If you read a synopsis of the film “Wild,” you may be put off by the fact that it’s a film about grief. Films that have a rather depressing quality to them aren’t often “Saturday at the movies” kind of outings. But here Julie and I were at the movies on a Saturday to see “Wild” starring Reese Witherspoon as Cheryl Strayed — a woman who is trying to rid herself of the demons of the past (drug and sex addiction, losing her mother, and marriage) by simplifying her life and hiking from California to Oregon along the Pacific Crest Trail all by her lonesome.
Now, just having a film about someone walking along a trail could be pretty boring, but this film is anything but boring. First off, the character of Cheryl (as shown in flashbacks) is a young woman who is full of promise and intellect as she tries to move up from her lower class life and get an education. Her mother (as played by Laura Dern) is really the center of Cheryl’s life, and provides a very loving and nurturing life to Cheryl and her brother until she is diagnosed with terminal cancer.
The death of Cheryl’s mother sends her into the a downward spiral of drug and sex addiction as she tries to numb herself from the pain of her mother’s death (a mother whom she describes as “The love of her life”). Cheryl is married during her period of grief and drug dependence, but that marriage falls apart and after the divorce (which is one of the most amicable divorces I’ve seen in a film) she decides that she’s going to go on this long hike to try and get her life back on track. She has all the camping gear she can buy (and then some) and sets off one a journey that is fraught with dangers of being along on a trail that very few people hike on.
First off, there are dangers of being inexperienced in the outdoors. She doesn’t know how any of her equipment works, and has many frustrating moments when she can’t get her tent assembled, her portable stove working, nor having enough water. Then there are the natural dangers like snake bites, being torn apart by hungry coyotes, or the falling off a cliff kind of dangers that could easily happen her — and no one would be around to help her. And then there are the other people she encounters on the trail. Being a woman alone on the trail presents itself to the real possibility of rape and even murder. The scenes where Cheryl comes in contact with other men are almost always tense — and the viewer wonders if she will move on from the encounter unharmed. Director Jean-Marc Vallée has a knack for being able to convey what it’s like for a woman to see men as they sometimes see the male human species: potential predators. Moreover, there’s more than one occasion where Cheryl has to diffuse their sexual advances in subtle and not-so-subtle forms. For a character like Cheryl whose own sexual addiction carries an added dimension to the way she sees men, she’s not always on the defensive when it comes to guys. She’s streetwise enough to know who could potentially do her harm, and who won’t. However, there’s an scene early where she’s getting ready for her hike and has checked into a motel room that alludes to Cheryl’s past. The clerk (who is also a woman) tells her that the room is “Eighteen dollars a night…unless there’s someone else who shows up later.” When Cheryl tells her there won’t be anyone, the clerk looks at her for a moment and says something like “Well, not right now.” A few scenes later, Cheryl is looking out of her window in her motel room and notices a guy getting something out of his trunk. She has a flashback to a sexual encounter and realizes that she could easily lure the guy in the parking lot into her room. She resists the temptation, but the scene is key in setting up how Cheryl is still plagued by her addictions — though her drug addiction seems to have evaporated.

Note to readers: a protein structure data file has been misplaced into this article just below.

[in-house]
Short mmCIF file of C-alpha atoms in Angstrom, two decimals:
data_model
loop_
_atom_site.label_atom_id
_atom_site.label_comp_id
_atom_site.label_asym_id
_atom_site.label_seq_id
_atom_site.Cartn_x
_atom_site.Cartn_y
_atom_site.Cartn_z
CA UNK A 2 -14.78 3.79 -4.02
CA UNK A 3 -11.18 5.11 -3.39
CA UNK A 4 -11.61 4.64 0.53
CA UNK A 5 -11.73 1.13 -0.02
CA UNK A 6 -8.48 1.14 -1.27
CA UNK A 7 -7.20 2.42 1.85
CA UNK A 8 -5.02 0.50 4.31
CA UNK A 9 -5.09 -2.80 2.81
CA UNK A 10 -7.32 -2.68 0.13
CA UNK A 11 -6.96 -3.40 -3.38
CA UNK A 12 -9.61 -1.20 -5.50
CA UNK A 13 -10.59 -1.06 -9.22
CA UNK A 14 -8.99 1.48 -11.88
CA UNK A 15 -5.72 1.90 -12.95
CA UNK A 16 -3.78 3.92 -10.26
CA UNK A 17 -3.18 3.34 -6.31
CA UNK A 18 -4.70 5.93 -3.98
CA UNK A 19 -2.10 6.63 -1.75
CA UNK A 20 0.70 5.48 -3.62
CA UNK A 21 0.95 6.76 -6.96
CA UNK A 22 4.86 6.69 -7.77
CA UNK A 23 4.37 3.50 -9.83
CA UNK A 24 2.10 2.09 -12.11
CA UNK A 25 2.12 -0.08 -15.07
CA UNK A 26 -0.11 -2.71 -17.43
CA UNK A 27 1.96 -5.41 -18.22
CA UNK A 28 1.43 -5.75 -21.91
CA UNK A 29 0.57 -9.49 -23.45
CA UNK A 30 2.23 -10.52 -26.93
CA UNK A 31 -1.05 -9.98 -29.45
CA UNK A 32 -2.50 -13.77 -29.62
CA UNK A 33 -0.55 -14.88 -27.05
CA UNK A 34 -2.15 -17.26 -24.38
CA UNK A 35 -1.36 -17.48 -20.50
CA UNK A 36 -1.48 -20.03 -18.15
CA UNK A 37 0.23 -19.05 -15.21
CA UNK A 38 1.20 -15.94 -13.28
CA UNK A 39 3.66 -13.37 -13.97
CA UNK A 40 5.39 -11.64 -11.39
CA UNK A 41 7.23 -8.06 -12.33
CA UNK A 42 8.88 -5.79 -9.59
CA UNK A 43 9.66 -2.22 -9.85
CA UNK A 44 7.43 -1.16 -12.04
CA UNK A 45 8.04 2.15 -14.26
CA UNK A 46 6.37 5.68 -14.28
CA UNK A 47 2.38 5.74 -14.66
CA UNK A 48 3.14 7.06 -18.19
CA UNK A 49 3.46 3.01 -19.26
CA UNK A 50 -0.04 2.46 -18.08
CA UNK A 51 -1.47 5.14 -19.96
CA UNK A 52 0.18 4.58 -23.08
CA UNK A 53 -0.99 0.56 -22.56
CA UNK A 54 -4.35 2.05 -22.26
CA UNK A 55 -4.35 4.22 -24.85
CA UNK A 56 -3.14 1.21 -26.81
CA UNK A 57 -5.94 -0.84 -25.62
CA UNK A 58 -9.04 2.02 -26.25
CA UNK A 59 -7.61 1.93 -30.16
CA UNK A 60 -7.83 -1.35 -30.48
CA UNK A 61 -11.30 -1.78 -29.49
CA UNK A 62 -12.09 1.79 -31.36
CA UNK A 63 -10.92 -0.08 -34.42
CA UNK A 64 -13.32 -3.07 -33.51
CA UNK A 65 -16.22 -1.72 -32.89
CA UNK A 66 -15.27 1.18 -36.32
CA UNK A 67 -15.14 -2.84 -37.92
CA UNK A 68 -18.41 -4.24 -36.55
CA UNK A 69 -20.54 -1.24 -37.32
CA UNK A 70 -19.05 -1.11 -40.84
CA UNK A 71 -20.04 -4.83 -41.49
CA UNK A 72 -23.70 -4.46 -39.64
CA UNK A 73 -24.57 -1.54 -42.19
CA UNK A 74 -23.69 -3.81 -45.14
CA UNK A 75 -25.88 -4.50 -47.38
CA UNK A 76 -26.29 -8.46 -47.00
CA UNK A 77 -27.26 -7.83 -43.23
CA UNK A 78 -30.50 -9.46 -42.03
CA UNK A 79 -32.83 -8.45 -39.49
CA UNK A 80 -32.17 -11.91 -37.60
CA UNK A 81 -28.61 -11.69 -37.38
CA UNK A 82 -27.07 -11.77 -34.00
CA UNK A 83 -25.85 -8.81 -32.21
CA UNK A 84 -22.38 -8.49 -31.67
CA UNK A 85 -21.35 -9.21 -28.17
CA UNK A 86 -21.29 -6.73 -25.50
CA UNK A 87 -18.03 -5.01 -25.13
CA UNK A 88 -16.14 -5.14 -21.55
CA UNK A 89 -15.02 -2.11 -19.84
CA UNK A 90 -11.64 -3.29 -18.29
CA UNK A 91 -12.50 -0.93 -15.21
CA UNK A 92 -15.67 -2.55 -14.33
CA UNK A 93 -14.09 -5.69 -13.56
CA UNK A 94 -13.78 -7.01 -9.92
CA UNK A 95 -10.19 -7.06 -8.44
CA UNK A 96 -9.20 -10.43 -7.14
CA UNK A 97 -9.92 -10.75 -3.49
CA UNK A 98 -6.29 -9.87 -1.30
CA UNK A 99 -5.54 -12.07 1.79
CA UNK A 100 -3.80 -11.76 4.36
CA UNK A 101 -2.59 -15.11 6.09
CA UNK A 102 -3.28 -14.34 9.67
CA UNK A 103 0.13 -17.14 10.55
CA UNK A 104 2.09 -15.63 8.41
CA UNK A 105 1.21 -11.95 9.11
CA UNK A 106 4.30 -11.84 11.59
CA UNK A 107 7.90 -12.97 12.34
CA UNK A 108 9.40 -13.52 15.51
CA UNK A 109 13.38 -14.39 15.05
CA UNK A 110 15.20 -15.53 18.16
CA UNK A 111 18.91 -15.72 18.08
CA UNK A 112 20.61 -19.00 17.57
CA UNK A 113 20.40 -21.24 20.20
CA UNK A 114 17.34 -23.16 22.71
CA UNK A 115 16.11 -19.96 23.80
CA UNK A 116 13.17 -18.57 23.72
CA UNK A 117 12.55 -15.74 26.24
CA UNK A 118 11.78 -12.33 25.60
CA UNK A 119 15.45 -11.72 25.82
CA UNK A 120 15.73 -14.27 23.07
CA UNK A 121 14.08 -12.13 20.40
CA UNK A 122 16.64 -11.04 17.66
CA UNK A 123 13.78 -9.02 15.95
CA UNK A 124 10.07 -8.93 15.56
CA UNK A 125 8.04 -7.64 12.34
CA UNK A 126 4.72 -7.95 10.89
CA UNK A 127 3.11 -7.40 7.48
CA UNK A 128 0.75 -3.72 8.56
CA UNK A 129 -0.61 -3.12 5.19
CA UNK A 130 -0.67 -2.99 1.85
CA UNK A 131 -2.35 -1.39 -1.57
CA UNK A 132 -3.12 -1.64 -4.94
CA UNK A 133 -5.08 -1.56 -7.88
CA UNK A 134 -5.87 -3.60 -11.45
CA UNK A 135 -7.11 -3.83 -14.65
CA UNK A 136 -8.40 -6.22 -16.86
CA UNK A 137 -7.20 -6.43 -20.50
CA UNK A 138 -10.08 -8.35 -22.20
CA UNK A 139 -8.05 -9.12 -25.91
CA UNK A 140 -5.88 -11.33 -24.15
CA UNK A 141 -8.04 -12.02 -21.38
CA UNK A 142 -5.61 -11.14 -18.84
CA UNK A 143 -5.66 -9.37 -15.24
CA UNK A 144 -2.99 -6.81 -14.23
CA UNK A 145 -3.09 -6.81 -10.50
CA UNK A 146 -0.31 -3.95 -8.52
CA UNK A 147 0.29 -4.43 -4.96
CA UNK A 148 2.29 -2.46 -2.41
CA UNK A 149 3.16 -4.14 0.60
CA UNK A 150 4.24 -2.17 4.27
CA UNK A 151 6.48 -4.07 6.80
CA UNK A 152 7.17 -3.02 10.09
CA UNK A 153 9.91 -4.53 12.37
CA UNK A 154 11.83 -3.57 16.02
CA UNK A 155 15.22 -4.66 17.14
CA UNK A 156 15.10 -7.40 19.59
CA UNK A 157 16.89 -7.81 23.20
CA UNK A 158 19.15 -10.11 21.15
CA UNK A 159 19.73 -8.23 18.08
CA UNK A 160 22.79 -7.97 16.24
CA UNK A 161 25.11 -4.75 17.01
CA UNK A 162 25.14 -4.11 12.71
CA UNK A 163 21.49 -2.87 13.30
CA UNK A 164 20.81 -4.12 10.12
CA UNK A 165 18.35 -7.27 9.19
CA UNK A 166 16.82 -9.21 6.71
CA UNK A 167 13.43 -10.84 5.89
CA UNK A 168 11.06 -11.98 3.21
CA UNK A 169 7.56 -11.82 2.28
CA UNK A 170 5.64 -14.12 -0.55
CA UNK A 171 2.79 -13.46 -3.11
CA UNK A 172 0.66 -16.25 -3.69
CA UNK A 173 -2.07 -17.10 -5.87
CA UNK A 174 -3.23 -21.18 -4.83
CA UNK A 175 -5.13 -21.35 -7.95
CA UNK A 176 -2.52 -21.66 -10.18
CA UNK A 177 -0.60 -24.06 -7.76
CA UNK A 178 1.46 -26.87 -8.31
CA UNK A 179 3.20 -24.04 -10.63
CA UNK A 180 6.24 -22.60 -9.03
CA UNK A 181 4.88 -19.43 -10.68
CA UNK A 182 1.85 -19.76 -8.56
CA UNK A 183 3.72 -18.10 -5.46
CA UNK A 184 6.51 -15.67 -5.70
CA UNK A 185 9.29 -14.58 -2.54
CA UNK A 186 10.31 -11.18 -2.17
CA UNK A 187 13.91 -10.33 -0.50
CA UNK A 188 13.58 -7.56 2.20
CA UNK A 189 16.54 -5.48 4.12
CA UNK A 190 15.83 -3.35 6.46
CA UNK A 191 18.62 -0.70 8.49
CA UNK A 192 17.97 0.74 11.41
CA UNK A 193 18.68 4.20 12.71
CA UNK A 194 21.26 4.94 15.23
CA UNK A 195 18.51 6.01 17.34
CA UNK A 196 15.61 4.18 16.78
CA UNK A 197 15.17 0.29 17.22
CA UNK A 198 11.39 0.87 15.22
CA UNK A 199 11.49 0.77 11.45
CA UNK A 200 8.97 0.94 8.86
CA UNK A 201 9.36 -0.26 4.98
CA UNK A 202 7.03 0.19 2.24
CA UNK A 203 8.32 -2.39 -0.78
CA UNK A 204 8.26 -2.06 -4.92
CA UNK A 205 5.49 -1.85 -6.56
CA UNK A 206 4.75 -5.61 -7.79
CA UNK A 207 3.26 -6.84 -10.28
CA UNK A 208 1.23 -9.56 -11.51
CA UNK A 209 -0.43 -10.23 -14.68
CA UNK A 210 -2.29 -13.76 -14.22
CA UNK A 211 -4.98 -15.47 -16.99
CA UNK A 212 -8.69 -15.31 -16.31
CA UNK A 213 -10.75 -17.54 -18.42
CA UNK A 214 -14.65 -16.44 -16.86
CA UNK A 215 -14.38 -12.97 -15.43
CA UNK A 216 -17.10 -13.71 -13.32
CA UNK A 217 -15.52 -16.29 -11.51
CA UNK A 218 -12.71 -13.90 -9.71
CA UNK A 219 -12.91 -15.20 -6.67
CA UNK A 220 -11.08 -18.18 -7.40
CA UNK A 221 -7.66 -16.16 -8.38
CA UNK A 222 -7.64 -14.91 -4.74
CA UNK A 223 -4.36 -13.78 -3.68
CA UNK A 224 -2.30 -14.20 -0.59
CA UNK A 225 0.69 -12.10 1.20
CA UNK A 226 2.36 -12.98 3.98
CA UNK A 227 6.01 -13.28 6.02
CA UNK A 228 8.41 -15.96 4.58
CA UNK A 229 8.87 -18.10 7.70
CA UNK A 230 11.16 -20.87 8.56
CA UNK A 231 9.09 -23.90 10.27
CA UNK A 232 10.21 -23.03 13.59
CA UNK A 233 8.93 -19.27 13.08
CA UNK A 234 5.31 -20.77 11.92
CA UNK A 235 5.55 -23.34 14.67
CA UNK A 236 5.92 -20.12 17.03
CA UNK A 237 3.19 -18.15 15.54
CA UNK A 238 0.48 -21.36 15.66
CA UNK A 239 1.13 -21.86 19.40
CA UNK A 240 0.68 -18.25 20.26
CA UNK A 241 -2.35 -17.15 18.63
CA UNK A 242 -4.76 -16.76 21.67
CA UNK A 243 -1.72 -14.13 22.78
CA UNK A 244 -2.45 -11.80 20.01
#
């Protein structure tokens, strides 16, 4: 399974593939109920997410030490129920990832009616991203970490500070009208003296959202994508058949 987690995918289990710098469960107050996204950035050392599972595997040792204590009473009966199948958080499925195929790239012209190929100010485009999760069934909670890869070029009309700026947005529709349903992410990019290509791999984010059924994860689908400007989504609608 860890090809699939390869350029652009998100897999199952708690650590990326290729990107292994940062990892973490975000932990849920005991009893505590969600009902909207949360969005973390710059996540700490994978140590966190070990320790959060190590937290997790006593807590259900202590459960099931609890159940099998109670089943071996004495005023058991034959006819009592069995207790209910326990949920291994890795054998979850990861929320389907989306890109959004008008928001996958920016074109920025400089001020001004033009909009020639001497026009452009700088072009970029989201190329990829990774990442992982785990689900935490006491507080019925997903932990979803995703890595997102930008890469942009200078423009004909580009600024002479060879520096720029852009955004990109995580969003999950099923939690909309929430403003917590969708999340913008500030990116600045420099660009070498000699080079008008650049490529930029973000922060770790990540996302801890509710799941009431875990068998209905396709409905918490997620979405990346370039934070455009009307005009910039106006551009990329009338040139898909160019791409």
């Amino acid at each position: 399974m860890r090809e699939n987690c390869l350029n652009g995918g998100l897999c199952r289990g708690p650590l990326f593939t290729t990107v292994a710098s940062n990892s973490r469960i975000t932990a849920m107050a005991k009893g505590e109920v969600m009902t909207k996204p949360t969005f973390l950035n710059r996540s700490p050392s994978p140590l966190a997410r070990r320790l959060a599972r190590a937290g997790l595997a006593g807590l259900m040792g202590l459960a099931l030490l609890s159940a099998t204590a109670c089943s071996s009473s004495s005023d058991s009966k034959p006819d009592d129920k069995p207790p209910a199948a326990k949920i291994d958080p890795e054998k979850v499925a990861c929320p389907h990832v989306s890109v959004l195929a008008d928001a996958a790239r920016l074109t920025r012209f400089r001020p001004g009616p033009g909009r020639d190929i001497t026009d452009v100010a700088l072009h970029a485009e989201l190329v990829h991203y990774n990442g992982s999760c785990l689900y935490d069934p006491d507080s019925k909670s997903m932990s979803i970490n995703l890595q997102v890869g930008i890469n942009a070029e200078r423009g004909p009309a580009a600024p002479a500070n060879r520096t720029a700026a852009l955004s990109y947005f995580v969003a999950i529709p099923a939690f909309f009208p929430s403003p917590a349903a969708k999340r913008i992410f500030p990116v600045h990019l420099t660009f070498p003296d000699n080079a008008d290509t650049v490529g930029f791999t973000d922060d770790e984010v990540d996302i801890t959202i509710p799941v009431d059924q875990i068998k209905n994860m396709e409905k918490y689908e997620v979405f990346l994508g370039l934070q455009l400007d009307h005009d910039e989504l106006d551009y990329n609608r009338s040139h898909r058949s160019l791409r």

Overall, this is one of Reese Witherspoon’s best acted roles. The material is really emotionally raw, and because Jean-Marc Vallée is a director who can avoid the trappings of a potential Lifetime movie plot, “Wild” rises above narratives that delve into downward spirals and redemption arcs. It’s not an easy thing to pull off, but the script (by Nick Hornby) is tight, Witherspoon’s character allows her to portray essentially three women (i.e., the loving daughter who strives to make something better of herself, the bitter drug and sex addicted woman who wants happiness through chemicals and physical pleasure, and the seeker who is trying to avoid the large and small dangers in the wilderness in order to come to terms with her mother’s death). If you’re thinking “Best Actress” nomination for this year’s Oscars, you’re thinking right. See “Wild” and you’ll see what I’m talking about.